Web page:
Jason Scorse discusses the theoretical underpinnings of economic thought that support very strong government intervention in the environmental realm, as well as the politics and messaging that the environmental community needs to win the major battles ahead.
Associate Professor and Program Chair, International Environmental Policy
Professor Scorse received his PhD in agricultural and resource economics from UC-Berkeley in 2005. He is currently associate professor and chair of the International Environmental Policy Program at the Monterey Institute of International Studies. Dr. Scorse has consulted for numerous environmental organizations, including the Natural Resources Defense Council and the Sierra Club, and he is currently the lead non-market economist for the National Ocean Economics Program. Professor Scorse is also the director of the new Center for the Blue Economy, whose goal is to educate the next generation of leaders by making the Monterey Bay Region the premier location for graduate education and research in international marine policy.
Dr. Scorse has published articles in American Economic Review, California Management Review, and for books published by the Brookings Institution and Routledge Press. His book What Environmentalists Need to Know about Economics was released in 2010. Professor Scorse also sits on the board of the Monterey Bay National Marine Sanctuary Research Activities Panel and the Otter Project. In addition to his scholarly work and consulting, he is a guest contributor for Grist, Environmental Economics, and Progressive Fix.
The Environmental Studies Senior Seminar (ENVS 401) is the capstone course for the Environmental Studies major. The goal of this course is to bring seniors from the various foci within the Environmental Studies major together to examine a specific topic in depth from an interdisciplinary perspective. The course follows a service-learning teaching model, which combines collaborative work with a community organization, scholarly reading, classroom discussions, and reflective writing. Topics of ENVS 401 vary from semester to semester, but focus on issues with relevance to the local region as well as the global environment. Our theme for this semester was “The Groundwater Resource: Global Concerns, Local Perspectives.”The class split into three groups: the survey group, partnering with the Vermont Department of Health; the spatial group, partnering with the Vermont Geological Survey; and the policy group, partnering with State Senator Virginia Lyons. The goal of the survey group was to evaluate the public’s knowledge of their well water and testing recommendations in a study area in Rutland County. The goal of the spatial group was to investigate the incidence of high arsenic well test results and the relationship between bedrock and high arsenic to locate areas of concern in Vermont. The goal of the policy group was to provide our community partner with information pertinent to advancing the policy discussion regarding private well testing regulations in Vermont. We used our research to create a policy framework that the legislature worked off of in the 2010-2011 legislative season.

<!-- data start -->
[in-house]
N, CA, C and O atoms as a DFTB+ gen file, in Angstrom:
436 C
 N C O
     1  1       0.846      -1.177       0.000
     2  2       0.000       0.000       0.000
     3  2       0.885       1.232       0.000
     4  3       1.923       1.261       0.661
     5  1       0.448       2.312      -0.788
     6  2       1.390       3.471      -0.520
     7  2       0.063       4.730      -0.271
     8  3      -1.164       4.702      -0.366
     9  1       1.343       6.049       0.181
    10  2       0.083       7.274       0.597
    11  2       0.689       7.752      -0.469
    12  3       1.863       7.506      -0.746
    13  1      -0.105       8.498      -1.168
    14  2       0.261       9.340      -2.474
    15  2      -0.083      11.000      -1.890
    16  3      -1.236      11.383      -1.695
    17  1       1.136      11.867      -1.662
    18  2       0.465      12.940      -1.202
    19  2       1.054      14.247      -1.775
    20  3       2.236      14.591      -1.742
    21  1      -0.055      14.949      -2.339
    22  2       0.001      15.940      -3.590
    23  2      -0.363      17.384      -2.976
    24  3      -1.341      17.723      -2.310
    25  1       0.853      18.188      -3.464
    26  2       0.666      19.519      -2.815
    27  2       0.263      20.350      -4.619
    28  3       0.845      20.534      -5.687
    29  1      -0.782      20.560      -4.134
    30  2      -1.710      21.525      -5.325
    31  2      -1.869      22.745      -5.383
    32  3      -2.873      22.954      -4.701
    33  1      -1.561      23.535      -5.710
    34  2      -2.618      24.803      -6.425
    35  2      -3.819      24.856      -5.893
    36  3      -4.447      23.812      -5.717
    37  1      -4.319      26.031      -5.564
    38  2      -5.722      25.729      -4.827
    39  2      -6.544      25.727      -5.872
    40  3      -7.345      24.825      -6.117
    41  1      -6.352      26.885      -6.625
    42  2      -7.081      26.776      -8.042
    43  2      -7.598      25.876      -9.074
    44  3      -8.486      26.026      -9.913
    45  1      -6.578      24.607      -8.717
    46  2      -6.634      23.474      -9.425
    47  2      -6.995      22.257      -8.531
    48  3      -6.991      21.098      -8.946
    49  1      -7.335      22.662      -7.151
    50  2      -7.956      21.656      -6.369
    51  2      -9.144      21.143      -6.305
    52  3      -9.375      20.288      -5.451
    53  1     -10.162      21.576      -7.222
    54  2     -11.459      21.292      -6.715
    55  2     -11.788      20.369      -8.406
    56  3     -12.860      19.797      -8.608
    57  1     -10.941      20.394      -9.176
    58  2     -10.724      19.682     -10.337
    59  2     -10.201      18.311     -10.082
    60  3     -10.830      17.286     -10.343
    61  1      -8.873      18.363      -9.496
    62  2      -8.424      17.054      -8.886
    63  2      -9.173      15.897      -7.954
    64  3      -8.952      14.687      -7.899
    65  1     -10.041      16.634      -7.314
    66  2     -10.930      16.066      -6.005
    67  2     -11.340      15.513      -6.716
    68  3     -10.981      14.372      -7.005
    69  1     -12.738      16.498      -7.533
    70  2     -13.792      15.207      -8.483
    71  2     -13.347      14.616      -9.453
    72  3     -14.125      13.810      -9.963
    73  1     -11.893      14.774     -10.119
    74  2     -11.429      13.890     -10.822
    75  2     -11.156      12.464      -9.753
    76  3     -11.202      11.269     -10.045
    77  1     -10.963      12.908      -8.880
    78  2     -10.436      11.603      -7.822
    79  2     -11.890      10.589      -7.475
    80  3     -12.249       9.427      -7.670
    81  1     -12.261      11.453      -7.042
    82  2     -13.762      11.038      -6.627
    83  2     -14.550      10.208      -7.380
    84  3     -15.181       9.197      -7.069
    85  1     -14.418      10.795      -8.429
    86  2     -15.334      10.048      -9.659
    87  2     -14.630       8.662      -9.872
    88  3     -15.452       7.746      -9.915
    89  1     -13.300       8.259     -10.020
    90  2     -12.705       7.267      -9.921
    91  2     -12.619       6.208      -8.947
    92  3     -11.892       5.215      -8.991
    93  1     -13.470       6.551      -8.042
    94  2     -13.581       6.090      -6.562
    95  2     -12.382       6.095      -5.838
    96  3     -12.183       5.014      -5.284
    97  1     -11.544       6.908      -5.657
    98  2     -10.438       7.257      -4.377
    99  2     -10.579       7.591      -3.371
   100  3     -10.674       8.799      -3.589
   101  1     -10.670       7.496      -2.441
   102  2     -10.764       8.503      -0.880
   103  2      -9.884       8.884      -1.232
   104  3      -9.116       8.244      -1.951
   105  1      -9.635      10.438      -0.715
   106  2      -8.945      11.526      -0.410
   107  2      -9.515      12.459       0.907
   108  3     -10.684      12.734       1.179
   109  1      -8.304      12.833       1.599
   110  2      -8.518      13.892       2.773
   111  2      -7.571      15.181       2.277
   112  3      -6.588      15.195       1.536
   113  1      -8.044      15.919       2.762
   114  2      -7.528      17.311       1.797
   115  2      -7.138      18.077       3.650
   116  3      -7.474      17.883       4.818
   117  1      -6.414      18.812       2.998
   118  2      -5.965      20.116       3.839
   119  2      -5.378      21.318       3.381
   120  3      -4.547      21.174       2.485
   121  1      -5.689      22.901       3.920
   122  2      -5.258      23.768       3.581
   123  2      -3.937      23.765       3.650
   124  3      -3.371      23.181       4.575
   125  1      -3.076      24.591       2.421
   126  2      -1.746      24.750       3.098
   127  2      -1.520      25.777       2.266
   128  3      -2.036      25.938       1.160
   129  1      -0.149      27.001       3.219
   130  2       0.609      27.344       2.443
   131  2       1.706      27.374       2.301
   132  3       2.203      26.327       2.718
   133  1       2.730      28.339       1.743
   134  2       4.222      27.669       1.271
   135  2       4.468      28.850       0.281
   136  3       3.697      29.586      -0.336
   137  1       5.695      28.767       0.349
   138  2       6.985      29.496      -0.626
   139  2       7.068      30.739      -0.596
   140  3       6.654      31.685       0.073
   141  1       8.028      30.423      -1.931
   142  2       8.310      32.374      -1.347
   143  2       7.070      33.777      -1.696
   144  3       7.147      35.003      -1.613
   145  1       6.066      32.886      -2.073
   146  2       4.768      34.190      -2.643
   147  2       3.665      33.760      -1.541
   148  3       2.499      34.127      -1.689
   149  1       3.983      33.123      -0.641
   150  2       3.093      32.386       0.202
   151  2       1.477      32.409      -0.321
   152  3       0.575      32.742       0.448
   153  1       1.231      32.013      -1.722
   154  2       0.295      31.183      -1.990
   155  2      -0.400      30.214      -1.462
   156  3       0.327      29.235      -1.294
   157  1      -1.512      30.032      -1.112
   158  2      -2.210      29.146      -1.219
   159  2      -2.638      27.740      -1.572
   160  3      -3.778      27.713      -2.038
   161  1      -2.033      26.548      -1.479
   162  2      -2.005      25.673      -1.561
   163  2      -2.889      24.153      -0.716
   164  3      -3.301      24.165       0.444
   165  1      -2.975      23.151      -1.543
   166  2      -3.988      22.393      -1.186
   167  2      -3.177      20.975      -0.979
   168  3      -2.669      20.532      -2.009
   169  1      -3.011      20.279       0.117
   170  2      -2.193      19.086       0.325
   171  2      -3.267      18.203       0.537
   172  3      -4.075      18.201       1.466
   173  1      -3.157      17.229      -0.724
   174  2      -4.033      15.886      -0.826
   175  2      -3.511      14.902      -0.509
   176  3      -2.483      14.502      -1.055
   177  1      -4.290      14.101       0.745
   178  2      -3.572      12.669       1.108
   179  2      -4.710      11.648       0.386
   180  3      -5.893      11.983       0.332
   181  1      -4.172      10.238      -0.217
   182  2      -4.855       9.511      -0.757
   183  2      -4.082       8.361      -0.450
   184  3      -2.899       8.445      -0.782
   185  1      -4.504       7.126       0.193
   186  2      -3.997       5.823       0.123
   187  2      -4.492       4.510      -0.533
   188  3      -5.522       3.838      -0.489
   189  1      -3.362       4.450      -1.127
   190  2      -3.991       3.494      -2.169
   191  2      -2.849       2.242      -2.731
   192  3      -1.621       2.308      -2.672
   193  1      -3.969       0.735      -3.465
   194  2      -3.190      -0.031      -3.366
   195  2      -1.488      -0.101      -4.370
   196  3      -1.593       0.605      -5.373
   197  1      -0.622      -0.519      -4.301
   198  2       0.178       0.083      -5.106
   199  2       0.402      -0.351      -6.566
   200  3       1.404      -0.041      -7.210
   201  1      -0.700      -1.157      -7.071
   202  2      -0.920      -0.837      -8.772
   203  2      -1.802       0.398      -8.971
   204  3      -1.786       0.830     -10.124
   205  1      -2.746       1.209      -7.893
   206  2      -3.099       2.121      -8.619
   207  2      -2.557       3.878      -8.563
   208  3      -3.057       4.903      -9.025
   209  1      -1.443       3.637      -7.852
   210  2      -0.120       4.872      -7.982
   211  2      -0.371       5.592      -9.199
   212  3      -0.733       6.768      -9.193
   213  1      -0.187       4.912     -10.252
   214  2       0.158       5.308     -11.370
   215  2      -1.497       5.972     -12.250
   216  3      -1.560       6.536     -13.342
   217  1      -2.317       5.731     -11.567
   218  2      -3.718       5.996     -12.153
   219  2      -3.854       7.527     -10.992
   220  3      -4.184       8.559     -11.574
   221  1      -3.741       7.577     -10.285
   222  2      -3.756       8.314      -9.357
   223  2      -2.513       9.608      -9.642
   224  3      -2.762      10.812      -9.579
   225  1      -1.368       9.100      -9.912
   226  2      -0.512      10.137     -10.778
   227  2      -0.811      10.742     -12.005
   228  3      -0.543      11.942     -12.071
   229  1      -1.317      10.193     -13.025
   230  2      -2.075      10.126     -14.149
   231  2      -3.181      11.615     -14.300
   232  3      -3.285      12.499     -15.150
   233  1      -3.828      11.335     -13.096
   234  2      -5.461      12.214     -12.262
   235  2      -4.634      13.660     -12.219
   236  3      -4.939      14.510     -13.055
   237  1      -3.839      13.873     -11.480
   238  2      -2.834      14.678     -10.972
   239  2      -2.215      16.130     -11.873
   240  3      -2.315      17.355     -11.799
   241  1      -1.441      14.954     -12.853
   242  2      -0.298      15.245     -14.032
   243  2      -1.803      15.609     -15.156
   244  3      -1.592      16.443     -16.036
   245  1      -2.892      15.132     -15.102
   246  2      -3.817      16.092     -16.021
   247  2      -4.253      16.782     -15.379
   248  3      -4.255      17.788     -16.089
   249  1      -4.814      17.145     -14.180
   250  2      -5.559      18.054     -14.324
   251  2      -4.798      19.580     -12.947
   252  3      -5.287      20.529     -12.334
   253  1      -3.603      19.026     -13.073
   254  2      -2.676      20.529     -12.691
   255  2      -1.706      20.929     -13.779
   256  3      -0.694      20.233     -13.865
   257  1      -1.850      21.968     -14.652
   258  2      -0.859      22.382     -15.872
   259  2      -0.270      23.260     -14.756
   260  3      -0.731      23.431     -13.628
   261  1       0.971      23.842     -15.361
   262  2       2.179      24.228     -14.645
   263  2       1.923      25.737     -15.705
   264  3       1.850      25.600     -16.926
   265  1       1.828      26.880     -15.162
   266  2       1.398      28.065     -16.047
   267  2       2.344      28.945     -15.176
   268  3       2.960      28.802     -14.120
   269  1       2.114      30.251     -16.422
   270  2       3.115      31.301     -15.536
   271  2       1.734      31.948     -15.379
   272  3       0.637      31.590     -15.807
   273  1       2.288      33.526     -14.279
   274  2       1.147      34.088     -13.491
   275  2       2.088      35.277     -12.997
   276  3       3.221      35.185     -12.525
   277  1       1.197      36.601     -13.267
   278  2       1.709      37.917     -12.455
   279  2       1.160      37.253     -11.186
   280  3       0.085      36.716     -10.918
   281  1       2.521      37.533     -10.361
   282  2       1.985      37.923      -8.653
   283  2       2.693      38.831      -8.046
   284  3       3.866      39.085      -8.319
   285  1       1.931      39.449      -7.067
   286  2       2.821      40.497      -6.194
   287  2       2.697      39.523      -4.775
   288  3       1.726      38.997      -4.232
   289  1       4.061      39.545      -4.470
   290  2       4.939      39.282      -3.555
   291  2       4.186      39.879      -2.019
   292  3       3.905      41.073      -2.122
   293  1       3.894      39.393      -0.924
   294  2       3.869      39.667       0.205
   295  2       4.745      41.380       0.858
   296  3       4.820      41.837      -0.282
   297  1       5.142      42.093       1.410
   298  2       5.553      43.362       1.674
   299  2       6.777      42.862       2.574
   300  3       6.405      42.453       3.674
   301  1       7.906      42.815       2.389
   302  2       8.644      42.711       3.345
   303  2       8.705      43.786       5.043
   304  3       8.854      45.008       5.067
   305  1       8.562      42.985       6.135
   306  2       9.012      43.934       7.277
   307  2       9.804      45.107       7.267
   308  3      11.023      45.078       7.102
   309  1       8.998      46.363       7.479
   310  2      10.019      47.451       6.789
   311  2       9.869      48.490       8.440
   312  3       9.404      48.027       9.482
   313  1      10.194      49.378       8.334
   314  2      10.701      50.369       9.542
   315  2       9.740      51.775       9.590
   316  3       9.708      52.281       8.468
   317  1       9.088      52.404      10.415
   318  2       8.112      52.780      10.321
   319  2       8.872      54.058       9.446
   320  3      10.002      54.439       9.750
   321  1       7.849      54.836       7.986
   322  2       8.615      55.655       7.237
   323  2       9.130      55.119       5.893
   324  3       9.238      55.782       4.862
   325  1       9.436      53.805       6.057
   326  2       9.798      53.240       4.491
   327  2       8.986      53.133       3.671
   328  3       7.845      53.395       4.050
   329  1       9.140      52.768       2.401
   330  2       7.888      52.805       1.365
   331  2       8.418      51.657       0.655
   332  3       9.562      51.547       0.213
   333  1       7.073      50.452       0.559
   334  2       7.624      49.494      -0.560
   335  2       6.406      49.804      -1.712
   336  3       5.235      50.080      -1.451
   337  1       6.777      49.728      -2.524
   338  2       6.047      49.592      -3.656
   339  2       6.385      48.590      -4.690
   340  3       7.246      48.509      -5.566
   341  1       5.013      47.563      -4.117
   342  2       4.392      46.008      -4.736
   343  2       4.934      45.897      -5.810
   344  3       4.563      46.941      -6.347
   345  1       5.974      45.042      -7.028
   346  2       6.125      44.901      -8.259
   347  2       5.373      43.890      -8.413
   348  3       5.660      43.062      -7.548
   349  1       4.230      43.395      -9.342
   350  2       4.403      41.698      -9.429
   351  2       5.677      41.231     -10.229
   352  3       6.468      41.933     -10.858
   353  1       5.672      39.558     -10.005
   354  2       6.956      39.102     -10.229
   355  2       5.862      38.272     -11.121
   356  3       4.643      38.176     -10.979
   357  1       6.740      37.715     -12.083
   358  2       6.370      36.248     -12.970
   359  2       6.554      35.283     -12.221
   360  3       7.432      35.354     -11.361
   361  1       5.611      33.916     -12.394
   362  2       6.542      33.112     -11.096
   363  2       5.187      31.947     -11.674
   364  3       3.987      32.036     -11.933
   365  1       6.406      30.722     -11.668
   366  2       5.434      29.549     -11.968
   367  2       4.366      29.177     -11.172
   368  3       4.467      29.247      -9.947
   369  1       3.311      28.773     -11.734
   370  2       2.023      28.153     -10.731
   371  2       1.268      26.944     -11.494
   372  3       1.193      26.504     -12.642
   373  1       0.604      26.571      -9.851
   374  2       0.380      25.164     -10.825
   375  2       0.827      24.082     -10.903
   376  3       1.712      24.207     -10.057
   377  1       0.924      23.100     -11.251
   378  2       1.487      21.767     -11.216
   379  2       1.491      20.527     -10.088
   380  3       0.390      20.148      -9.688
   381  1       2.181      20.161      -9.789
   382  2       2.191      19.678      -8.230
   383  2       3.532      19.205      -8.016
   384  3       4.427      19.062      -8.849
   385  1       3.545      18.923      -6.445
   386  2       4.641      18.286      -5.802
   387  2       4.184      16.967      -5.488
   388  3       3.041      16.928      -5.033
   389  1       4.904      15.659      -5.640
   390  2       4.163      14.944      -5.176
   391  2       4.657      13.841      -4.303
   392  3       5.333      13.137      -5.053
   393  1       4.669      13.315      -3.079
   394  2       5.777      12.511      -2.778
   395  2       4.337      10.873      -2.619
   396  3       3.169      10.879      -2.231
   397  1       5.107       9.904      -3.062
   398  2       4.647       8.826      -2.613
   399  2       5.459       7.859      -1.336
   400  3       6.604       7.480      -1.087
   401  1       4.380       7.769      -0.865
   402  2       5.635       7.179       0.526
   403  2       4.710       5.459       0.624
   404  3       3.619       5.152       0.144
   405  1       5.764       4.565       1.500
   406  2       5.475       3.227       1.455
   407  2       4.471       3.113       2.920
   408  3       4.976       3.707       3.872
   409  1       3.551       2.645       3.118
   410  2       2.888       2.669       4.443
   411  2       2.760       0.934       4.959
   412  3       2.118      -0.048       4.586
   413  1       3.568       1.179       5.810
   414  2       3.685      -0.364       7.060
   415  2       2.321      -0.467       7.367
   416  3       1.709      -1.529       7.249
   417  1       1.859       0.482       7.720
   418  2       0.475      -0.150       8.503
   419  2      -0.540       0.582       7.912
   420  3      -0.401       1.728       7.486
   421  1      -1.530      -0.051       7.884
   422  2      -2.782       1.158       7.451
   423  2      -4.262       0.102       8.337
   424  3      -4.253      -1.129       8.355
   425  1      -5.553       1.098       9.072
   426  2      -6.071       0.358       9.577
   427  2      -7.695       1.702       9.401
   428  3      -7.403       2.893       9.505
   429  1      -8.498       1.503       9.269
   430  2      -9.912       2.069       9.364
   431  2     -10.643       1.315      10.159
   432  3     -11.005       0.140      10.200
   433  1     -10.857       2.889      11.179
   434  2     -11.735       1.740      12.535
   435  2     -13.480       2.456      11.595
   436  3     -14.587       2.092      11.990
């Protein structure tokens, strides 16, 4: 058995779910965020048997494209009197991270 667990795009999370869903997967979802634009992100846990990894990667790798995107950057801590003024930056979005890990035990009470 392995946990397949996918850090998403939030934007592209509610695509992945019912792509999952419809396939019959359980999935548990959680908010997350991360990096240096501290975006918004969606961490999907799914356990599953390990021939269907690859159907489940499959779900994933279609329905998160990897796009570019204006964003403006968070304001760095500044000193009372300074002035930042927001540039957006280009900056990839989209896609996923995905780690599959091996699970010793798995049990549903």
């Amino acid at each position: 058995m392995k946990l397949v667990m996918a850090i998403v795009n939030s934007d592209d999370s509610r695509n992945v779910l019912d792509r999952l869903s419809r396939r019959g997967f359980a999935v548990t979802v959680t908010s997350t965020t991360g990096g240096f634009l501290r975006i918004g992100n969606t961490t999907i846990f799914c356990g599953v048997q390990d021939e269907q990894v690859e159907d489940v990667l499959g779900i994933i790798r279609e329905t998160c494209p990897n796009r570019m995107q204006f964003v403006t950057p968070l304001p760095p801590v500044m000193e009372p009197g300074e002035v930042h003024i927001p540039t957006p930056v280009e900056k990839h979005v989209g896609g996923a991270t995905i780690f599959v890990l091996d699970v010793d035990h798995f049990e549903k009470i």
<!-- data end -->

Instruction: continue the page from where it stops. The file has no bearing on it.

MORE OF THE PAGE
Intensive herbivory by white-tailed deer has plagued Valley Forge National Historical Park’s forests since the early 1980s. A deer management plan was enacted to reduce the size of the herd by at least 1000 deer over the next two years. The goal of my research was to model the impacts of changing levels of deer herbivory on the forests. I developed a forest model using data from a large deer exclosure erected in the park in the late 1980s. I am using the model to simulate how changes in herbivory and disturbance may affect forest composition over the next 120 years. My results suggest that changes in herbivory may be a necessary, but not sufficient, condition for restoring forests to their historical state. The finished model will serve as a tool for the park’s resource managers to use in developing long-term restoration plans.
The Indo-US 123 agreement will allow nuclear energy to become a vital part in India’s domestic energy supply. Nuclear energy could provide India 35% of its energy supply by 2050, reducing its CO2 emissions. It will substitute for the energy baseline which has been fossil-fuel based until now. India is the third highest CO2 emitter globally and the role of nuclear energy as a baseline will be vital to CO2 emission reduction goals. Foreign involvement in the Indian nuclear sector will aid the development of India’s three-stage programme, which will help to sustain its growing energy demand. In addition to providing an alternate baseline to coal, nuclear energy will increase domestic self-sustainability and reduce dependence on fossil fuels in a cost-effective manner. As a combination of multiple efforts, domestic, bi-lateral and international, the nuclear energy transition will assume an important role in India and this represents successful global environmental policy.
Middlebury College has pledged to achieve carbon neutrality by 2016. As the largest private landowner in Addison County, there is tremendous potential for land management practices to contribute to the goal of carbon neutrality. As part of an effort to understand how carbon sequestration varies among the different forest types on College-owned lands, we monitored carbon uptake in the Battell Research Forest, an old-growth hemlock forest in East Middleury, VT. As expected for an old-growth forest, the Battell Research Forest contains substantial pools of carbon in live and dead biomass. The size of the woody debris pool was substantially larger at the Battell Research Forest than in secondary forests at Breadloaf. We conclude our presentation with a proposal for how to implement an ongoing carbon monitoring protocol on College-owned forest lands.